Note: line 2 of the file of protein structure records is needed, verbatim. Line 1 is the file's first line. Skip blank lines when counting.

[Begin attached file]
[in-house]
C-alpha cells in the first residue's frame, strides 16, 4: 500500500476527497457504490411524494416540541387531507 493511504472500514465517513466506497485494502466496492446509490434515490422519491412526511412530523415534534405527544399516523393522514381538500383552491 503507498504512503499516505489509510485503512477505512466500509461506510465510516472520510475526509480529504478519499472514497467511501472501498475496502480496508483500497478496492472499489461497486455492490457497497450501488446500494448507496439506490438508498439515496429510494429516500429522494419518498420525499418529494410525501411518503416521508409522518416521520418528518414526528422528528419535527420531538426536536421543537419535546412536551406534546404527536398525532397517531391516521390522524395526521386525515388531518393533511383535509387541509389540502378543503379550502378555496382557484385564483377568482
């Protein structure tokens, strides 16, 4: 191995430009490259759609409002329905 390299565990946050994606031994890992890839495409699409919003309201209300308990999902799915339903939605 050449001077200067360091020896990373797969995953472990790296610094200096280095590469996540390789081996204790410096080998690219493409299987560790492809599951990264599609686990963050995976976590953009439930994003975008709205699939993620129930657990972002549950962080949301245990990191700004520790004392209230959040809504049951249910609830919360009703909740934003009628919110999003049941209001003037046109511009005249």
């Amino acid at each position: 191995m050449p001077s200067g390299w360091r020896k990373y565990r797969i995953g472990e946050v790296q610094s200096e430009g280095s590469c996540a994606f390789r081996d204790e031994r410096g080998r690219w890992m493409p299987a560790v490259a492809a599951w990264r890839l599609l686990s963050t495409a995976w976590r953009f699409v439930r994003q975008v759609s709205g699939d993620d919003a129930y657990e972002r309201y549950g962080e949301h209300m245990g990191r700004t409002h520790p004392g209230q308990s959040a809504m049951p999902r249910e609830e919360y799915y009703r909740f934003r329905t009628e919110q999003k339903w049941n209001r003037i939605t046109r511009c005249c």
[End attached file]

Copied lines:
C-alpha cells in the first residue's frame, strides 16, 4: 500500500476527497457504490411524494416540541387531507 493511504472500514465517513466506497485494502466496492446509490434515490422519491412526511412530523415534534405527544399516523393522514381538500383552491 503507498504512503499516505489509510485503512477505512466500509461506510465510516472520510475526509480529504478519499472514497467511501472501498475496502480496508483500497478496492472499489461497486455492490457497497450501488446500494448507496439506490438508498439515496429510494429516500429522494419518498420525499418529494410525501411518503416521508409522518416521520418528518414526528422528528419535527420531538426536536421543537419535546412536551406534546404527536398525532397517531391516521390522524395526521386525515388531518393533511383535509387541509389540502378543503379550502378555496382557484385564483377568482